During her time in Nepal, Sandra was involved in remedial works to a primary school to address water ingress into classrooms during the monsoon season, community consultation and design workshops for a new health post, community engagement and consultation for the feasibility of future projects with AAA and lastly, painting an artwork to enliven a community hall.
“The major projects were small but effective nonetheless – we felt the impact was enormous,” says Sandra. The most valuable lesson that Sandra took away with her during these projects? “It might sound simple and basic however it helped me develop an understanding of actions fit for purpose in its context – the desire to assist as much as I could in the short period of time, over clouded my judgment of adapting, listening and observing,” she says. These three simple acts did more to benefit the community than for Sandra’s own personal achievement, “On a personal level, I learnt to adapt to changing conditions whilst trekking on unknown terrain and weather conditions – I learnt to listen and observe my own physical capabilities and adjust to situations outside my comfort zone,” says Sandra.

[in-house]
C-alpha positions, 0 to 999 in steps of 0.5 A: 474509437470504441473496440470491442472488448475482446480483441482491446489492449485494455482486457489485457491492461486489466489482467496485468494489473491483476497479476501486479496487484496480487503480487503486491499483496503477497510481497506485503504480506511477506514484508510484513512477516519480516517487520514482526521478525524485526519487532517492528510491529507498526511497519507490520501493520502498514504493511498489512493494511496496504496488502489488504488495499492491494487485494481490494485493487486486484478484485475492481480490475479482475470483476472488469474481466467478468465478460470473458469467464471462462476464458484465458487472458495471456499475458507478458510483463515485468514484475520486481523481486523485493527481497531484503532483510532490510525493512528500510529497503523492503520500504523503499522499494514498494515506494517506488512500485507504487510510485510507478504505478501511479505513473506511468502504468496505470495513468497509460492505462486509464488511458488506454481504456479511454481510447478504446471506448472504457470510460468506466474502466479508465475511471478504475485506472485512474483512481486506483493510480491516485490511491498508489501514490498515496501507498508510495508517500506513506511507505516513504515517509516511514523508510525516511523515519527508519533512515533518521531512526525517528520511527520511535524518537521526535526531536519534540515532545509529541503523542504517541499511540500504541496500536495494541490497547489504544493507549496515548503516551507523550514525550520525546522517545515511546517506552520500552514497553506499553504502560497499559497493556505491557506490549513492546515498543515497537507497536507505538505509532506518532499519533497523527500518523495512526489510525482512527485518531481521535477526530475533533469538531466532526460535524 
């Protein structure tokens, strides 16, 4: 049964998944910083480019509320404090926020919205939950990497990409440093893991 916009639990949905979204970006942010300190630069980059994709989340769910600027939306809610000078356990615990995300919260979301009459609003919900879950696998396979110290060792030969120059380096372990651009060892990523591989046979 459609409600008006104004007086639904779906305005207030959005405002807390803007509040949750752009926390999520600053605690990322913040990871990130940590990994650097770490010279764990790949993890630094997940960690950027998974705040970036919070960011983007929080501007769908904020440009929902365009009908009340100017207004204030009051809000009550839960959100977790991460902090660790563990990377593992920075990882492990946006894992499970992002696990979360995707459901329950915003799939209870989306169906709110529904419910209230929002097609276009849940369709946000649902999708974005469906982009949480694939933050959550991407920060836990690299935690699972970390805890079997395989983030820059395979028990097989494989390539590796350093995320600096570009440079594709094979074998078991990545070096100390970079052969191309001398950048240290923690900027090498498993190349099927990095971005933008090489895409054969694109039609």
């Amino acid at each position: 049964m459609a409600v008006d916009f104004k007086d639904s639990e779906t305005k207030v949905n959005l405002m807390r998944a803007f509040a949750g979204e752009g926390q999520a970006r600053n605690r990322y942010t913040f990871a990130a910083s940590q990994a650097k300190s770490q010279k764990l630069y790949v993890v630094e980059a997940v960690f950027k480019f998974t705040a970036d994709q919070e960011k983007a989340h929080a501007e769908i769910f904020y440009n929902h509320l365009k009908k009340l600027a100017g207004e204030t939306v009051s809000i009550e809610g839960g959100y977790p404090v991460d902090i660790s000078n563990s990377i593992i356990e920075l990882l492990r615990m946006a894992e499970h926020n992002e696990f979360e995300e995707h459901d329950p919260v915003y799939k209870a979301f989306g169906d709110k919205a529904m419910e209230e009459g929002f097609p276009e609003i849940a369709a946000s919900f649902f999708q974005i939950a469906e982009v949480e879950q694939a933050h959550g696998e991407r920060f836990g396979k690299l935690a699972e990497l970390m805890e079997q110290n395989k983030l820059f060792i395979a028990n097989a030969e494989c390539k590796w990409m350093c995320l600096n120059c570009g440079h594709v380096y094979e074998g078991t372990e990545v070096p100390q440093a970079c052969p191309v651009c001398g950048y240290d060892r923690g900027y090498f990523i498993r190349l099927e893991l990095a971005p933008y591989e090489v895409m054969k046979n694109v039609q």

The Nepali experience takes people outside their comfort zone and allows them to be supported through working in a group with experienced staff and project leaders. Graeme Kent argues that the experience with AAA in Nepal will challenge, change and charm, “Sandra wrote a note to me and in it she said – ‘Nepal has won my heart and this trip has been above and beyond my expectations, I have learnt and grown as an individual who’s always been afraid to expand my horizons’,” shares Grame. The biggest positive aspect to come out of the trip for Sandra? “I realised that pursuing my ambitions in doing community development work as an integral part of my career, it’s definitely an aspect of the profession that I enjoy tremendously – every experience, either professional or personal adds meaning and value to my future endeavours,” says Sandra.